There are 7 things only non-alcoholic drinkers understand about non-alcoholic drinks
If you are cutting back on alcohol and your choice is non-alcoholic drinks, you may need to go back to school for a few years. As a non-alcoholic drinker, it is another world.
Or at least get a crash course in alcohol-free etiquette and how to survive it.
You are judged for not drinking as a non-alcoholic drinker
Crazy, I know!
I see it all the time from some of my colleagues who champion alcohol-free choices on Twitter. But if you drink non-alcoholic drinks, be prepared for a whole new way of living.
One person who I respect was asked the other day again. Alcohol-free beer, what’s the point? I mean, what is the fascination?
Whenever I ask for an alcohol-free drink, people look at me in horror. Have you had a similar experience?
If so, and you are determined to make an alcohol-free choice, you need to grow thick skin.
But trust me, it’s worth all the crap you get along the way.
Even though I was just a social drinker, I don’t think bar staff or friends ever judged me for drinking another glass of wine or two at a railway station waiting for a train.
It was encouraging.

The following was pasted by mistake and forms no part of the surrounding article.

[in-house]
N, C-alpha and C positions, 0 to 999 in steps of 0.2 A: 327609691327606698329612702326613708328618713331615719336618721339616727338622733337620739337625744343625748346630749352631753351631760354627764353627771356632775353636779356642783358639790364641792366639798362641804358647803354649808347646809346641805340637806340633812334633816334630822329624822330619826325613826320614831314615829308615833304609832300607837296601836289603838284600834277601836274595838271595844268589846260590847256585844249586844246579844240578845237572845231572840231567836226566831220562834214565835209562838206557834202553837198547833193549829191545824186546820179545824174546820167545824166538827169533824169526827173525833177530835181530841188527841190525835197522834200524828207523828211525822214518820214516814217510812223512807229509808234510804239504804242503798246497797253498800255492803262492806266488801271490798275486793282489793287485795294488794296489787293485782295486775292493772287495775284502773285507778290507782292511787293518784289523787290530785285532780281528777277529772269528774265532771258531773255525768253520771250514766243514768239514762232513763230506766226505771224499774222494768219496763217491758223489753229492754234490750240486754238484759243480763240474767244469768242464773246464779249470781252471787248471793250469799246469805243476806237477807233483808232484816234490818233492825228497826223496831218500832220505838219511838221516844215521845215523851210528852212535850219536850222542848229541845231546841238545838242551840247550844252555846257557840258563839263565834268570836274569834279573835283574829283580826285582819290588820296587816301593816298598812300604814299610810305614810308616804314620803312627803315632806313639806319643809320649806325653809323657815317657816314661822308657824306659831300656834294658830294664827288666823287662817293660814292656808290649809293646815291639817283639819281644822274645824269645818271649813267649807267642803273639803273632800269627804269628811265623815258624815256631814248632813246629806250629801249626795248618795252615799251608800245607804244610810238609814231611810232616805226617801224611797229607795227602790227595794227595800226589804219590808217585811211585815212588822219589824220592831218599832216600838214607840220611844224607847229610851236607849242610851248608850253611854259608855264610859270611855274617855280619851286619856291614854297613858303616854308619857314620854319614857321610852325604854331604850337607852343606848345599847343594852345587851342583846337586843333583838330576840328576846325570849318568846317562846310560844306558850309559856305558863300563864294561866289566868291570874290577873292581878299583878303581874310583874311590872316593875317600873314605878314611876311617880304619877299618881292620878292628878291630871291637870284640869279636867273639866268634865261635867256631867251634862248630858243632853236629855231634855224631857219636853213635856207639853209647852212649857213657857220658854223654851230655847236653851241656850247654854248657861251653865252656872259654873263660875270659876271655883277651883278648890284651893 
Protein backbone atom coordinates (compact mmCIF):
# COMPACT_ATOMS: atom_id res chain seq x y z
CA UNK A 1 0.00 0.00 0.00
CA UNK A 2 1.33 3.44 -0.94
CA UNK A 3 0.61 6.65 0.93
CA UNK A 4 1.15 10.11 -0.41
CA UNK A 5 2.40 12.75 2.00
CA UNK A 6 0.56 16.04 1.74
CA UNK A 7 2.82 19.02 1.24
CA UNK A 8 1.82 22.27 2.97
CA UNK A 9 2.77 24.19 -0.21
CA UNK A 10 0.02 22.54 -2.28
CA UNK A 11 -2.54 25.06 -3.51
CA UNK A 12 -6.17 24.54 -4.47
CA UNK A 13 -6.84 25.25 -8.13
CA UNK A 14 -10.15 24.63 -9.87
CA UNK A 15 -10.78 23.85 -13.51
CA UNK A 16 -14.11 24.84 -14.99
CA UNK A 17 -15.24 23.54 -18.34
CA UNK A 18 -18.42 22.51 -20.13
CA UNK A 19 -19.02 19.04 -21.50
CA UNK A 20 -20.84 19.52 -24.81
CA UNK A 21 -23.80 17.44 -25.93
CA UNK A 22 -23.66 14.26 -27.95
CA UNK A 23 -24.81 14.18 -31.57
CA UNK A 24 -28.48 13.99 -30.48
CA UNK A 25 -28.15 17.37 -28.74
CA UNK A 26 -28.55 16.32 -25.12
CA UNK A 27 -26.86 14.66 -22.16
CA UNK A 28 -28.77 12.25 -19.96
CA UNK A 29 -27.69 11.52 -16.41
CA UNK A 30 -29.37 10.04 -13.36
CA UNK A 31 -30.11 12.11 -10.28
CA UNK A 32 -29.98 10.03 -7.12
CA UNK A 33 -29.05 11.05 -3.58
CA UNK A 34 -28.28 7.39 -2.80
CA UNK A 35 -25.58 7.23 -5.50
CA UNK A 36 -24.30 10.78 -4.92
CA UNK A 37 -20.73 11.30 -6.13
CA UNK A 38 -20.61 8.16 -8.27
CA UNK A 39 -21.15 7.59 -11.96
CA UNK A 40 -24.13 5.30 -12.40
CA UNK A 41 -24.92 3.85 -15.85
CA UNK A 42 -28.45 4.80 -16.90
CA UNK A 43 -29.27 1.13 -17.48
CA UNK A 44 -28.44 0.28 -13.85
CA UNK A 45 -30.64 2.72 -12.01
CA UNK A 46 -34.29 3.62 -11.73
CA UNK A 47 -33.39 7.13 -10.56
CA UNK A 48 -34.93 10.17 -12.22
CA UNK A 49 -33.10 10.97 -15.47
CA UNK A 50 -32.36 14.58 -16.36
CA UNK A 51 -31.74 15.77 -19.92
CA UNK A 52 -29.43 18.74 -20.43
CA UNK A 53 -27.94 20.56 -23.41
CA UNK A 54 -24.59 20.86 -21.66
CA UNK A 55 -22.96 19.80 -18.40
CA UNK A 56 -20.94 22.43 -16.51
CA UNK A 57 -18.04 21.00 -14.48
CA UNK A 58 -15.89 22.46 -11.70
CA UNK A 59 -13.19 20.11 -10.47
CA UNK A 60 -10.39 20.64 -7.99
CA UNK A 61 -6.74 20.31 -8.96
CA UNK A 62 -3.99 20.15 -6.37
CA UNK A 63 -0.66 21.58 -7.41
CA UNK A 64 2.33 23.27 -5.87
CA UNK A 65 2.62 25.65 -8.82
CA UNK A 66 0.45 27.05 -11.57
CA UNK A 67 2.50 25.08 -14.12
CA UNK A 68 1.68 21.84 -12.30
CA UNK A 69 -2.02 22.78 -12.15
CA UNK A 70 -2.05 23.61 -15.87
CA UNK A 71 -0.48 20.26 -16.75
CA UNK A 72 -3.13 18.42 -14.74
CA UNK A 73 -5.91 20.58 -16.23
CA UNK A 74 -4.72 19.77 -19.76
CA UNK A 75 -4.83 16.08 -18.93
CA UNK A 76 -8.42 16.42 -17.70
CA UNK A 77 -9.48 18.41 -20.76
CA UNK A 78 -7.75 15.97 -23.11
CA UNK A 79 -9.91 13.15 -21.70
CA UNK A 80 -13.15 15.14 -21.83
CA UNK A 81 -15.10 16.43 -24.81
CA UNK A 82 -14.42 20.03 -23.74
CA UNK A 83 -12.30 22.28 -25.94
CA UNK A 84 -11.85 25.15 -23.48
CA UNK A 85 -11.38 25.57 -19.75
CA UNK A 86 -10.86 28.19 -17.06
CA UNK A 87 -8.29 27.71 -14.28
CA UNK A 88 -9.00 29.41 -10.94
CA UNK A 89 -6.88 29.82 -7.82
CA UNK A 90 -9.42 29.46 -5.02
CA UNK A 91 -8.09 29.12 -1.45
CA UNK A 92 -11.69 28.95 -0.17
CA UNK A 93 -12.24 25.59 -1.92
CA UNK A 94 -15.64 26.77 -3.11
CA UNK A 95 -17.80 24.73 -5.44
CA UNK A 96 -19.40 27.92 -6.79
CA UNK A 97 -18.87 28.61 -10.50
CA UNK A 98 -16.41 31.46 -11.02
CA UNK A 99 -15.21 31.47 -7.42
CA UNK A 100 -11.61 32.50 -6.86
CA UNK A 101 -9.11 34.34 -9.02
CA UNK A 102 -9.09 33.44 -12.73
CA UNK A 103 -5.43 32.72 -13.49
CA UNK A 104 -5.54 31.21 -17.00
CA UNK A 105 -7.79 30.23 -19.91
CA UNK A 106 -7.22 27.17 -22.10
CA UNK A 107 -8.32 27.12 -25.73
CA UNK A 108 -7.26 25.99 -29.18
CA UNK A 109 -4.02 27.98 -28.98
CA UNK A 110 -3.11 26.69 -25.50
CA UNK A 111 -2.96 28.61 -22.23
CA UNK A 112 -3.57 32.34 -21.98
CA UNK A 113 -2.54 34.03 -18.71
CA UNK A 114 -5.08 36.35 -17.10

And I don’t mean in a good way.
Go on, mate, have a large glass and get the rest of the bottle free! You can take it on the train with you, wanna plastic glass?
The plastic glass was their final bet to ensure that I did not turn down the offer of the alcohol-based sauvignon blanc.
Now I don’t know about you, but if I went to a bar and asked for seven bottles of wine to shave down my neck, I would get less of a horror reaction than asking for a Heineken Zero.
Fancy an alcohol-free gin?
Well, the other week, someone tried to pour it like cola. I love Seedlip alcohol-free spirit, but I did remind the person serving that it was meant to be served as a spirit.
That look or incredible shock came over their face as in some bars; it is confusing.
So please do go alcohol-free but be prepared for some flack.
Be prepared to be called an alcoholic even though you could drink a copious amount of wine and the word never passed anyone’s lips.
The week I started the first series of the alcohol-free drinks podcast, three Facebook friends dropped me.
I only know because they came up as people I might know. Don’t you love the Facebook algorithm?
You might have a few friends who judge you for being alcohol-free.
Non-Alcoholic drinkers know the power of choice about non-alcoholic drinks
I mean, you have to acknowledge it because there is not that much choice.
If you want to be flirted with and courted over your alcohol-free lifestyle by restaurant and bar owners, think again, it’s not going to happen.
It will be a long slog.
You end up being the educator.
And I mean, they could make more money and more profit from alcohol-free drinks, but alas, many seem to be blinded by the opportunity.